The Irish Times view on Covid-19 in Ireland: understanding a worrying trend

The key question is why the Republic, despite having one of the highest vaccination rates in Europe, also has one of the highest incidence levels

The Government under Taoiseach Micheál Martin is not due to decide on the latest easing of restrictions until next week; by then more data should clarify whether the recent increase in cases is a blip or the start of a longer-term trend. Photograph: Gary Ashe / RollingNews.ie

The Government under Taoiseach Micheál Martin is not due to decide on the latest easing of restrictions until next week; by then more data should clarify whether the recent increase in cases is a blip or the start of a longer-term trend. Photograph: Gary Ashe / RollingNews.ie

 

Within days of a budget that sought to chart a route into the post-Covid-19 world comes a bracing reminder that the pandemic remains a crisis of the present, not the past. Daily case numbers have broken from the stable trajectory of recent weeks and increased substantially. With this has come a higher demand for testing – typically an early sign of rising incidence in the community – as well as increasing hospital admissions. The standard indicators are manifestly going in the wrong direction. But quite how much concern that should cause will not be clear for at least another week, by which time the data will have shed more light on the dynamic of the disease.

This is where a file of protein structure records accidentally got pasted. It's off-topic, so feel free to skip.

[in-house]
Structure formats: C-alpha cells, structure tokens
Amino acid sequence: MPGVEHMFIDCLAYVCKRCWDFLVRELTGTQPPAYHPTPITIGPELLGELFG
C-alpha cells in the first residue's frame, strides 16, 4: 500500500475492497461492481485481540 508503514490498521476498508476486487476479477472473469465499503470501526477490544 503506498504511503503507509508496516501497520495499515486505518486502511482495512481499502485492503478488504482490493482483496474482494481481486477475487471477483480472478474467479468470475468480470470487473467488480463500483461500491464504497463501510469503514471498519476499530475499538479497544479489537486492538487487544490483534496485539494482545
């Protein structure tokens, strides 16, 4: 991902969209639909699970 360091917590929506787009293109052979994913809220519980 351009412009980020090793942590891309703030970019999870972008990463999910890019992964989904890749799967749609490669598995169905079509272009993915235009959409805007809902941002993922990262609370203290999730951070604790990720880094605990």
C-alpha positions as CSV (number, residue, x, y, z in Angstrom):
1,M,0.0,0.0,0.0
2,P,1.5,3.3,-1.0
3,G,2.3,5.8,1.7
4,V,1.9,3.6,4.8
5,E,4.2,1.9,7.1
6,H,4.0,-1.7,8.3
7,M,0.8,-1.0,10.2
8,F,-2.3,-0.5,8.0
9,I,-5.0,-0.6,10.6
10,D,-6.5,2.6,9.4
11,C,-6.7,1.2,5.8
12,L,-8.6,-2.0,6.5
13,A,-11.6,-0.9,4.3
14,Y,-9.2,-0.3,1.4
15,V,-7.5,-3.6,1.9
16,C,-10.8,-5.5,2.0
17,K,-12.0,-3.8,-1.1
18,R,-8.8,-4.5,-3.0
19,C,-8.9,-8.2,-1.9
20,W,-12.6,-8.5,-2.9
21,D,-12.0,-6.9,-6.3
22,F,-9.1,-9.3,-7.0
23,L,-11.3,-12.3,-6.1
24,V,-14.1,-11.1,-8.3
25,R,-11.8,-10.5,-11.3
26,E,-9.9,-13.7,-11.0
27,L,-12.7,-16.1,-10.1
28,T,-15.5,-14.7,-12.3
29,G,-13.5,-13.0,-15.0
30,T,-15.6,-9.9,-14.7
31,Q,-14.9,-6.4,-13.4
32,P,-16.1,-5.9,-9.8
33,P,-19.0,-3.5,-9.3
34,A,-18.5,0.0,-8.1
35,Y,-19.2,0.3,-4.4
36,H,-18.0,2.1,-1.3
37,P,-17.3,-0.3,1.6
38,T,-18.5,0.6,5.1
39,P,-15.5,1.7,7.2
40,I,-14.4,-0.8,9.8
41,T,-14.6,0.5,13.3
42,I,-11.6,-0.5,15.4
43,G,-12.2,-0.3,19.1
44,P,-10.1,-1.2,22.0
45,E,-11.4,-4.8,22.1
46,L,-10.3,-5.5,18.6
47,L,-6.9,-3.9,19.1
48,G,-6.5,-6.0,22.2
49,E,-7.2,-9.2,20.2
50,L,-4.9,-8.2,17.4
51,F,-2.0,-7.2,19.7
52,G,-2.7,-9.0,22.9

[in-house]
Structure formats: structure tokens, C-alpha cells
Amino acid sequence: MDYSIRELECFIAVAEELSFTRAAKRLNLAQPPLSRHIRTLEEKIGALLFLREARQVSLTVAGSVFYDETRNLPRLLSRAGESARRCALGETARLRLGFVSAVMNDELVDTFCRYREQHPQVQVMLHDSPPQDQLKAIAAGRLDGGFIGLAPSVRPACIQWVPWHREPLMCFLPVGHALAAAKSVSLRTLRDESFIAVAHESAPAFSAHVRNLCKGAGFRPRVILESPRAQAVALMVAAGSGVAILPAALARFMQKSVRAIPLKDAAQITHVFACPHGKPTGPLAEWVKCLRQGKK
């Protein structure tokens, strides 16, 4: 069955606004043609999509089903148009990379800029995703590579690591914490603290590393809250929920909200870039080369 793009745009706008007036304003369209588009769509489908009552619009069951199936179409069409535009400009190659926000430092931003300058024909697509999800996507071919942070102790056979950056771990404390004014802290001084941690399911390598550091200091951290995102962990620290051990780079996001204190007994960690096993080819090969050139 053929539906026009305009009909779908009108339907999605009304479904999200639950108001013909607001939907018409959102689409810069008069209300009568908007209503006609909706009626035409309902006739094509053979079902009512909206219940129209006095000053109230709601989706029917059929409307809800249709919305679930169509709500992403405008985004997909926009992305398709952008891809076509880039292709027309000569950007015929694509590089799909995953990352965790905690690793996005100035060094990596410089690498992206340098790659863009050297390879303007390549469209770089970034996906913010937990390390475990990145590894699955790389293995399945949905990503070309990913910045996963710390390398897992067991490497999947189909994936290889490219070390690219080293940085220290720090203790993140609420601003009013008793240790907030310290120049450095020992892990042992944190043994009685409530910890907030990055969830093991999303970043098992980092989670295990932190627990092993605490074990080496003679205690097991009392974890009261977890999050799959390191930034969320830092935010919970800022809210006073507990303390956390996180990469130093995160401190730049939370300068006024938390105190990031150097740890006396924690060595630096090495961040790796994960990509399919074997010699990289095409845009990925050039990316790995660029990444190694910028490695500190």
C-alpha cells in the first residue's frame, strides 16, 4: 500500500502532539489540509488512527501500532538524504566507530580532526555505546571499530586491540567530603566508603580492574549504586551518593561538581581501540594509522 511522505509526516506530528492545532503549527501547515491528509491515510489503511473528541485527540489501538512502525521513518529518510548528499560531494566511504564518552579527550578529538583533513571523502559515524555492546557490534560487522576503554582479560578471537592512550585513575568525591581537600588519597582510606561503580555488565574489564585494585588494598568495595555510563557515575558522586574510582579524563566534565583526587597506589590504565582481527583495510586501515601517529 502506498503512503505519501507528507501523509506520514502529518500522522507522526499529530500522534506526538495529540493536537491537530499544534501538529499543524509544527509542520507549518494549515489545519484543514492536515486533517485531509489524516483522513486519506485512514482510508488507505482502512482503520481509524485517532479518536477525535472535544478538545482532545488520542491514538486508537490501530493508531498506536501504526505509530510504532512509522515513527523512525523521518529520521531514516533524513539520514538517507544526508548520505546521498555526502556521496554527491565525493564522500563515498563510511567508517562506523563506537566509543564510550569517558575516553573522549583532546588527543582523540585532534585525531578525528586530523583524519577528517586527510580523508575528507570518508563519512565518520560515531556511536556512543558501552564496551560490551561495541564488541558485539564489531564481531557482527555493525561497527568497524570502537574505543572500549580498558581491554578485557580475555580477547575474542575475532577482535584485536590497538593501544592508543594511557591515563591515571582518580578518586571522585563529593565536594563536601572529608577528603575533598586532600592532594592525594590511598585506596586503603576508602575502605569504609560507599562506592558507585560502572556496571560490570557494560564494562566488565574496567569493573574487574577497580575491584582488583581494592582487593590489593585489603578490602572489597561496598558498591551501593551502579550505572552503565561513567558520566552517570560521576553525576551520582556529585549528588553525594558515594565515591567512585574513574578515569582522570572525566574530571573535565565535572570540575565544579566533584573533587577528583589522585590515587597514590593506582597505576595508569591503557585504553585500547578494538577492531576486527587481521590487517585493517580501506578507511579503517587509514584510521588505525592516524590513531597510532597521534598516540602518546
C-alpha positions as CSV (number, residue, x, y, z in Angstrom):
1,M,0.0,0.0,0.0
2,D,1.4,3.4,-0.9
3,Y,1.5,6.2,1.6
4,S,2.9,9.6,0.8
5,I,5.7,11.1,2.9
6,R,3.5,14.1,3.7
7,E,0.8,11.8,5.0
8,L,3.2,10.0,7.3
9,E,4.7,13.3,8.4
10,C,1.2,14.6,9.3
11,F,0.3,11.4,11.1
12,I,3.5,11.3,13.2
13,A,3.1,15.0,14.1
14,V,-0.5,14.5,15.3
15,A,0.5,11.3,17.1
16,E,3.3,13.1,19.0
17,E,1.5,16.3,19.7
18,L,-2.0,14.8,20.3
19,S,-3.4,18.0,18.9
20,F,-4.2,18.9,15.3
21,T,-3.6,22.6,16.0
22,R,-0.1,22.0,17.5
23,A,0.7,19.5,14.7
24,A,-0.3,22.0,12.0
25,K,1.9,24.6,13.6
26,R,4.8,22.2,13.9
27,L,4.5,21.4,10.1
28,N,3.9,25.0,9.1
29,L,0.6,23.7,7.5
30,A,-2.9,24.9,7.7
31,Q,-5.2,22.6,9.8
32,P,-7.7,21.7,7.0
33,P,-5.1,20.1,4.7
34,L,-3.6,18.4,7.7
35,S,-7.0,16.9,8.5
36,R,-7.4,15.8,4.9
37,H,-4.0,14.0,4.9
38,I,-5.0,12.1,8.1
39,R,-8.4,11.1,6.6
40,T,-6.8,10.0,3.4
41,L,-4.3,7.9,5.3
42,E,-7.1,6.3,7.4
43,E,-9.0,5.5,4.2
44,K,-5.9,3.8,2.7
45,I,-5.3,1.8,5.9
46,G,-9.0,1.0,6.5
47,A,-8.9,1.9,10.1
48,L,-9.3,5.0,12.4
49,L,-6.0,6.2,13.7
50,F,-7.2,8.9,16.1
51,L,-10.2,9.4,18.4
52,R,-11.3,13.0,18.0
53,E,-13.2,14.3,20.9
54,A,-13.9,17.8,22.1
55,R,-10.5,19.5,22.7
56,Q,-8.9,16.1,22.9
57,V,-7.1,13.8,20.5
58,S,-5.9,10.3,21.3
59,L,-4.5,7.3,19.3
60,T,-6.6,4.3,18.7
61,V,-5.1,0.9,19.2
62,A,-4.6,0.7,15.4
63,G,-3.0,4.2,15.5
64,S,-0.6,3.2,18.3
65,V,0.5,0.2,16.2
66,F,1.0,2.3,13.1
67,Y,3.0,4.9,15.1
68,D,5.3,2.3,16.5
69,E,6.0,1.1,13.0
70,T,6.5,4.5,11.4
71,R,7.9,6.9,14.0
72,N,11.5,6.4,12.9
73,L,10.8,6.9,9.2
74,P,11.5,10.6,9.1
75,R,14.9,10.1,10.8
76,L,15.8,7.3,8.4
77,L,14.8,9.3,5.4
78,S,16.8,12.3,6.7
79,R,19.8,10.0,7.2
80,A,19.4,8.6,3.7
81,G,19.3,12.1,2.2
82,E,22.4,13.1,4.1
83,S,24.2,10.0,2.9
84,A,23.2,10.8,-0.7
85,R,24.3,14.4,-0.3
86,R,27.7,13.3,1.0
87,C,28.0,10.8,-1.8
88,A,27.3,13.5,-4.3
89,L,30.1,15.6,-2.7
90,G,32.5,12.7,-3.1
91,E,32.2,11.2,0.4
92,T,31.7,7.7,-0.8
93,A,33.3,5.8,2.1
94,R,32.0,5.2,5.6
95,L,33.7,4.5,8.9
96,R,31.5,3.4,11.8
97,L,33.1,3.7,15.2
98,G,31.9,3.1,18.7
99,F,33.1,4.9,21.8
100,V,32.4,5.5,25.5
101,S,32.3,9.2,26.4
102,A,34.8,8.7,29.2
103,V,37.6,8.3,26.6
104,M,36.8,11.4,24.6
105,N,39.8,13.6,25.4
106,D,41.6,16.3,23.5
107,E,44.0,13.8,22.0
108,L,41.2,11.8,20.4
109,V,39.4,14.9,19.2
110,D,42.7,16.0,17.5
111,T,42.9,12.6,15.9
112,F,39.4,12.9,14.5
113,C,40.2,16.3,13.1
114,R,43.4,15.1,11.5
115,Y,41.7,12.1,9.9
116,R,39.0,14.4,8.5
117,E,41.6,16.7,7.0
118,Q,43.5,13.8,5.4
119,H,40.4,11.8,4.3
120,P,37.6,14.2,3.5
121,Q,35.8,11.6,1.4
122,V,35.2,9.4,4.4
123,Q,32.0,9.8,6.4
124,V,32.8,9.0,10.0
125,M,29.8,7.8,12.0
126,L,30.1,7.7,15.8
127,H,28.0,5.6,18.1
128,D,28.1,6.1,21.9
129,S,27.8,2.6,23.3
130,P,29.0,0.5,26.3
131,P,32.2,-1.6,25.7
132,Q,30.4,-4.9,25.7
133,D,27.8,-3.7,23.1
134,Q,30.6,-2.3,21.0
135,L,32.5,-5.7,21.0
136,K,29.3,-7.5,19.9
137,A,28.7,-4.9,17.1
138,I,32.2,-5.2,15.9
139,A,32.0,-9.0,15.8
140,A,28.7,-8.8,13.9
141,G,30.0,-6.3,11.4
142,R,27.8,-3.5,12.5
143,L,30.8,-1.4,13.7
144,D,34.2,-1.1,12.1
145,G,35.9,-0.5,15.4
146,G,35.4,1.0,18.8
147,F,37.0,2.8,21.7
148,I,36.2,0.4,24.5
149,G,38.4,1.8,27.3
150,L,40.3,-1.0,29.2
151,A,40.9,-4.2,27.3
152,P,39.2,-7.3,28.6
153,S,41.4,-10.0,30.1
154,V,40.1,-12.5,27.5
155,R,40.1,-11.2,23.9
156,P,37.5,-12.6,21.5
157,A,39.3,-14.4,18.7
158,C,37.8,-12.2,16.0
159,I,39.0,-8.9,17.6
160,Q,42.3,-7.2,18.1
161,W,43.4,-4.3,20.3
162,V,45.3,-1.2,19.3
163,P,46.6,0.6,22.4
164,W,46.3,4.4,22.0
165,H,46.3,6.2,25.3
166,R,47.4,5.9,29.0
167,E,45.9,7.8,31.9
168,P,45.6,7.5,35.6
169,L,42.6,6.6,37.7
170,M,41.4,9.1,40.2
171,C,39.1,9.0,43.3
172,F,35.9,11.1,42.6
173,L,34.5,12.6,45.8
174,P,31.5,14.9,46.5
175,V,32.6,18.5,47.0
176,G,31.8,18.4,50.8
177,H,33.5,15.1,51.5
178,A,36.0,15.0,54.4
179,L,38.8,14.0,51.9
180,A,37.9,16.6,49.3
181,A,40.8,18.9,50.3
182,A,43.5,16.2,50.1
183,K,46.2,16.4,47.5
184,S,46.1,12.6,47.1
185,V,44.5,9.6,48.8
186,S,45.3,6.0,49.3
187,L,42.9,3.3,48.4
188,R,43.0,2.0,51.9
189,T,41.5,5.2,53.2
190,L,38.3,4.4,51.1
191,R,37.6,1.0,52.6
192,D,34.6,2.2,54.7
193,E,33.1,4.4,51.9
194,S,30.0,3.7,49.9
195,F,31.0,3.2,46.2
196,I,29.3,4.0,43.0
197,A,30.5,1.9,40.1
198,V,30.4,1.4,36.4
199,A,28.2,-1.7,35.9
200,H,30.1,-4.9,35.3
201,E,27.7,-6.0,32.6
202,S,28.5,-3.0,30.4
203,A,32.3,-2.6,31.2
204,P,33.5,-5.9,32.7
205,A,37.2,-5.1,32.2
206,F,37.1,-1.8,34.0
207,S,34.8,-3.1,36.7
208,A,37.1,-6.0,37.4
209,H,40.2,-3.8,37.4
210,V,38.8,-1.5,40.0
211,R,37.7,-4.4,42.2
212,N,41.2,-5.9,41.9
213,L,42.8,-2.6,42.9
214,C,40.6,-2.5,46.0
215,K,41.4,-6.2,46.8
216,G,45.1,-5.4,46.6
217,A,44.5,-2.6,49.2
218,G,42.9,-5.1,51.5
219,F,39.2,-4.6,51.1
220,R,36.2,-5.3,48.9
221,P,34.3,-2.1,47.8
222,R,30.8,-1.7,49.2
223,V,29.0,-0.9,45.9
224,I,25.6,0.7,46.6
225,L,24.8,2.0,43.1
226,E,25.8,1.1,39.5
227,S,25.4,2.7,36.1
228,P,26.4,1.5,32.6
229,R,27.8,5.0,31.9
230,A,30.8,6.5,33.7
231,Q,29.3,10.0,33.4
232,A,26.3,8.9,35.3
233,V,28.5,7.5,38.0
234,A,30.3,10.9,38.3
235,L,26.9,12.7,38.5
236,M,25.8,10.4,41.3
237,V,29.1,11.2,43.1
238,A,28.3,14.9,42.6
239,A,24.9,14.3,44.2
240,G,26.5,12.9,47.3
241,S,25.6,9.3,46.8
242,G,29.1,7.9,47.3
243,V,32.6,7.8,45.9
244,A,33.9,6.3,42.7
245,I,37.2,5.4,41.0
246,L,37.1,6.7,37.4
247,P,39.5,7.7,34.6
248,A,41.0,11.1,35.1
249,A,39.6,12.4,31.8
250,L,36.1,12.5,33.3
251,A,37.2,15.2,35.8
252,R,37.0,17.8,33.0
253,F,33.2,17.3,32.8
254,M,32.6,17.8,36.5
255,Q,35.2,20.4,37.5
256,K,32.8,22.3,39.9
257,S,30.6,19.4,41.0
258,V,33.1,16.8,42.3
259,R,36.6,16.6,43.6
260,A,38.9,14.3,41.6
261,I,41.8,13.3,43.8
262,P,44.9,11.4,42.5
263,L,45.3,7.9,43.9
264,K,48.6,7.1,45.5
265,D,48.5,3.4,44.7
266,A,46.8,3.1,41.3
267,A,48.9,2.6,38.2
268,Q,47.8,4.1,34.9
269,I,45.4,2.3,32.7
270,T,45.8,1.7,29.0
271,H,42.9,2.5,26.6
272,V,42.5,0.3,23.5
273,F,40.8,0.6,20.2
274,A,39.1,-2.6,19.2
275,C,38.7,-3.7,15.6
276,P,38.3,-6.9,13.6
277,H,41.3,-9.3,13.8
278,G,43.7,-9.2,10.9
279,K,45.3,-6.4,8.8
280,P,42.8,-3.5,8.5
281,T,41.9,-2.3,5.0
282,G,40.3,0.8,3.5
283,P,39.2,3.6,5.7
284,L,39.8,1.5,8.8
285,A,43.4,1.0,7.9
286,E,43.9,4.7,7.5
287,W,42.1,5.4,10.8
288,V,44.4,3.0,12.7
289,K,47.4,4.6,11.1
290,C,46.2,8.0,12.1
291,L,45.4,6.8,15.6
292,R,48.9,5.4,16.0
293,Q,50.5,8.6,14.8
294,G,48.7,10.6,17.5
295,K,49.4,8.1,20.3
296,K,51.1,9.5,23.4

The key question is why the Republic, despite having one of the highest vaccination rates in Europe, also has one of the highest incidence levels. Public health officials will be looking for signs of rising breakthrough infections and examining whether waning vaccine effectiveness may be a factor. To that end, it would help if the Department of Health were to provide more detailed breakdowns of daily case numbers so as to make clear how much of the recent increase is due to transmission among the unvaccinated and how much is accounted for by breakthrough illness.

At the very least, the upward case count underlines the importance of public information campaigns aimed at the estimated 300,000 people who have yet to take a vaccine and the smaller number who, perhaps out of complacency, have not had a second dose. It would not be surprising, given widespread weariness 19 months into the pandemic, if the resumption of normal social and economic life in recent months had resulted in a wider creeping complacency towards basic hygiene and distancing measures. It will be a constant challenge to keep up adherence to those important measures.

While stating his concern at the recent trend, Philip Nolan of the National Public Health Emergency Team (Nphet) has rightly said that for now it will require a measured rather than an emergency response. The Government is not due to decide on the latest easing of restrictions until next week; by then more data should clarify whether the recent increase in cases is a blip or the start of a longer-term trend.

Regardless of what that data reveals, however, it is clear that a vaccine booster programme will have to be widened beyond the current eligible cohort of elderly and medically vulnerable individuals. International evidence consistently shows declining vaccine effectiveness over time – a study at Imperial College London this week suggests that decline is apparent after three months – even if vaccine protection against hospitalisation and death is far more robust. The sooner an expansion in the national booster programme is approved the better.

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